By Mencken’s Ghost
In the mid-1970s, Sears built the 110-story Sears Tower in Chicago’s Loop and filled many of the floors with its bloated corporate staff instead of spending the money on upgrading its stores, merchandise, and store personnel. Soon after, Sears began to lose touch with the marketplace and is now a dying company.
North of the Loop was the fancy headquarters building of Montgomery Ward, which is now in the ashbin of history due to its stores looking like ashbins while its central staff grew in size, pay, power, and separation from the marketplace.The Woolworth building still stands in Manhattan as an ornate architectural masterpiece, but the Woolworth Company is in the ashbin with Montgomery Ward.
At the same time that Sears was building its monument to bloat, bureaucracy, overhead and centralization in the 1970s, General Motors was receiving acclaim in the business press for its General Motors College, where GM managers were taught to think and act alike--like bumbling bureaucrats, bean counters, and producers of thick policy manuals instead of quality cars. The college did not teach the new manufacturing techniques of quality guru W. Edwards Deming, who had to go to Japan to find a receptive audience.
This story has been repeated so many times throughout history that it seems to be an immutable law of nature. Time after time, successful organizations end up dying after centralizing authority in large headquarters and becoming top-heavy with apparatchiks.
I’ve studied this phenomenon for 40 years, published a business book on the subject, consulted with numerous organizations of all sizes on the superhuman effort it takes to reverse course, and stood before thousands of skeptical and angry managers and employees to explain why survival depended on doing things differently. The most resistance was always from those who were the least capable of doing the real work of the organization.
The same immutable law applies to nation states, including, sadly, the United States, which was established on the organizational principle of a small federal government and semi-autonomous states. Ever since the nation’s founding, power, money and apparatchiks have gravitated to the country’s headquarters in Washington, D.C., not only to the federal government itself but also to the private-sector firms that feed off the federal government.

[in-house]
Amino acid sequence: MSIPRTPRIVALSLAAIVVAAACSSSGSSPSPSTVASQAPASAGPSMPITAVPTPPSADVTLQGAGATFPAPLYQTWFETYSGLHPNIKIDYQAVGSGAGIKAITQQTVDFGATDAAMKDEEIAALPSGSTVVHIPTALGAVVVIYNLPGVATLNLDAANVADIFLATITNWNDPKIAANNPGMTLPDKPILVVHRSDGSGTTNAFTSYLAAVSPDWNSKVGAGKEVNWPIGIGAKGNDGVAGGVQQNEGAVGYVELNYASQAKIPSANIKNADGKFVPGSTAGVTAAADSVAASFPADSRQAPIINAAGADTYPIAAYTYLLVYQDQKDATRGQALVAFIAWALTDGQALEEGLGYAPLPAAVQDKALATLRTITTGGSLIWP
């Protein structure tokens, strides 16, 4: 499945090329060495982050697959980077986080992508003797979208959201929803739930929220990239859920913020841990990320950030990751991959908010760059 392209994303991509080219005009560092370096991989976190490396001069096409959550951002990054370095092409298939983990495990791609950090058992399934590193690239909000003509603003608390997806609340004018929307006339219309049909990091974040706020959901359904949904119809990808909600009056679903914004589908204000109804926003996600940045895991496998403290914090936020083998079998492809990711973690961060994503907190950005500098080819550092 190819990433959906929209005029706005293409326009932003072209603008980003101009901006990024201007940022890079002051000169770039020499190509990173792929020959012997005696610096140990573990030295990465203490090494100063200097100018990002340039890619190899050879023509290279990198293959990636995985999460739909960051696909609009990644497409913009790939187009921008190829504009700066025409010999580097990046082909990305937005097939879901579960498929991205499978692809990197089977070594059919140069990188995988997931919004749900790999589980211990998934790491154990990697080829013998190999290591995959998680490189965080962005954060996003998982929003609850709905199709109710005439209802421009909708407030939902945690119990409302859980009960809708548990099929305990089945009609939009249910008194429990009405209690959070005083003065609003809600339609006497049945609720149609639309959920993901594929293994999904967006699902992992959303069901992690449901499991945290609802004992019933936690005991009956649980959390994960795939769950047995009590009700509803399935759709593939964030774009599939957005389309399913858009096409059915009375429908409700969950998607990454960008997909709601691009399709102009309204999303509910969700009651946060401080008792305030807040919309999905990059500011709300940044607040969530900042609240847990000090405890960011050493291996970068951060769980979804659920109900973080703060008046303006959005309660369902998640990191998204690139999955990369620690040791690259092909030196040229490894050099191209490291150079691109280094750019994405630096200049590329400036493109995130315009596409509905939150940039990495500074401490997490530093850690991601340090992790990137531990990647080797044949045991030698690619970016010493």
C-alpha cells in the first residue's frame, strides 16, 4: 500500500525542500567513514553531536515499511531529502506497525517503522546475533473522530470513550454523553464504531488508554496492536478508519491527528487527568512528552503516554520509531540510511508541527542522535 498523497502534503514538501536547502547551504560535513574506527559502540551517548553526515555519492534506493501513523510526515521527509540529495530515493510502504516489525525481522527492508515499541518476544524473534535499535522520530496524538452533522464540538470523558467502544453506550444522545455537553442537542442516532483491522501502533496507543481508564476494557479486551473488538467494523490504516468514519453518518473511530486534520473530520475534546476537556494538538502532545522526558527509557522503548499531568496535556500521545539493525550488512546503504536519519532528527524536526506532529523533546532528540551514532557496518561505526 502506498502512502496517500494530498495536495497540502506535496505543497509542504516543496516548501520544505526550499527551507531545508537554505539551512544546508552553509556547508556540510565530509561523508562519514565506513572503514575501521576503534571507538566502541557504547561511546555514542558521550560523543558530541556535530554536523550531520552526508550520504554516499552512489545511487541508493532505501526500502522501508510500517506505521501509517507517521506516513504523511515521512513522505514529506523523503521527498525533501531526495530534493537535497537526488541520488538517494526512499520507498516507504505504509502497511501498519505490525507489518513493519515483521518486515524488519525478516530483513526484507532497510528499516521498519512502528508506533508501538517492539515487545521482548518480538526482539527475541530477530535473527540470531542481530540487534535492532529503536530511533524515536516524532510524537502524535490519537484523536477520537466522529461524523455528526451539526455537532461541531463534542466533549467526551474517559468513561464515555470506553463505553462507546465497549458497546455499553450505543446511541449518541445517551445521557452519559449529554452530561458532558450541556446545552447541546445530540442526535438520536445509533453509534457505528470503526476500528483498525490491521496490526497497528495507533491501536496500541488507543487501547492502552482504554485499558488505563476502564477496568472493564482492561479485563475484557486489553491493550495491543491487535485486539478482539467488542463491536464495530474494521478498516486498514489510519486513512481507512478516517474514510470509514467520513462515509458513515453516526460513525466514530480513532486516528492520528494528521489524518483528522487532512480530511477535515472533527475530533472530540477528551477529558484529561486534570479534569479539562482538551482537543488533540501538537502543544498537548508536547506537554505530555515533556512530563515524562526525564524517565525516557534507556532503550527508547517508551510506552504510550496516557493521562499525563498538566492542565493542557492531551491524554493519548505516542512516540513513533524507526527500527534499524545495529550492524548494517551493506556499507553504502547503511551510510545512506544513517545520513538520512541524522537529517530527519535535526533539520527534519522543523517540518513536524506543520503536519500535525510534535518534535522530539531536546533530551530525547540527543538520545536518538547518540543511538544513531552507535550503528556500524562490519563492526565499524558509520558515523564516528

Washington, D.C., and the surrounding suburbs are like the former headquarters of Sears, Montgomery Ward, Woolworths, and GM: bloated, bureaucratic, out of touch, unskilled at real work, and living on the diminishing wealth produced in the hinterlands.
What do all of these people do? Most issue diktats. The diktats are summarized in the Federal Register, which will have more than 80,000 pages this year, or four times as many pages as it had in 1970.
Many of the diktats pertain to education, which, since the U.S. Department of Education was established in 1979, has become more regulated, centralized and uniform across the land. Just like students at the General Motors College, students in K-12 schools and universities are taught to think alike, but about government instead of car making.
Unfortunately, the law profession is the dominant profession in Congress, the Executive Branch and, of course, the Supreme Court. This is unfortunate because lawyers are the absolute worst in managing people and organizations--even worse than college professors--due to learning to work as isolated individuals in law school and law firms instead of as interdependent members of teams trying to achieve common goals. They will be the most resistant to shrinking the nation’s headquarters and returning authority to the states and the people.
But there is still hope. After all, the Sears Tower still exists, albeit under a different name after being sold to an investment group. Maybe we can sell Washington to the Chinese.
_________________Mencken’s Ghost is the nom de plume of an Arizona writer who can be reached at firstname.lastname@example.org.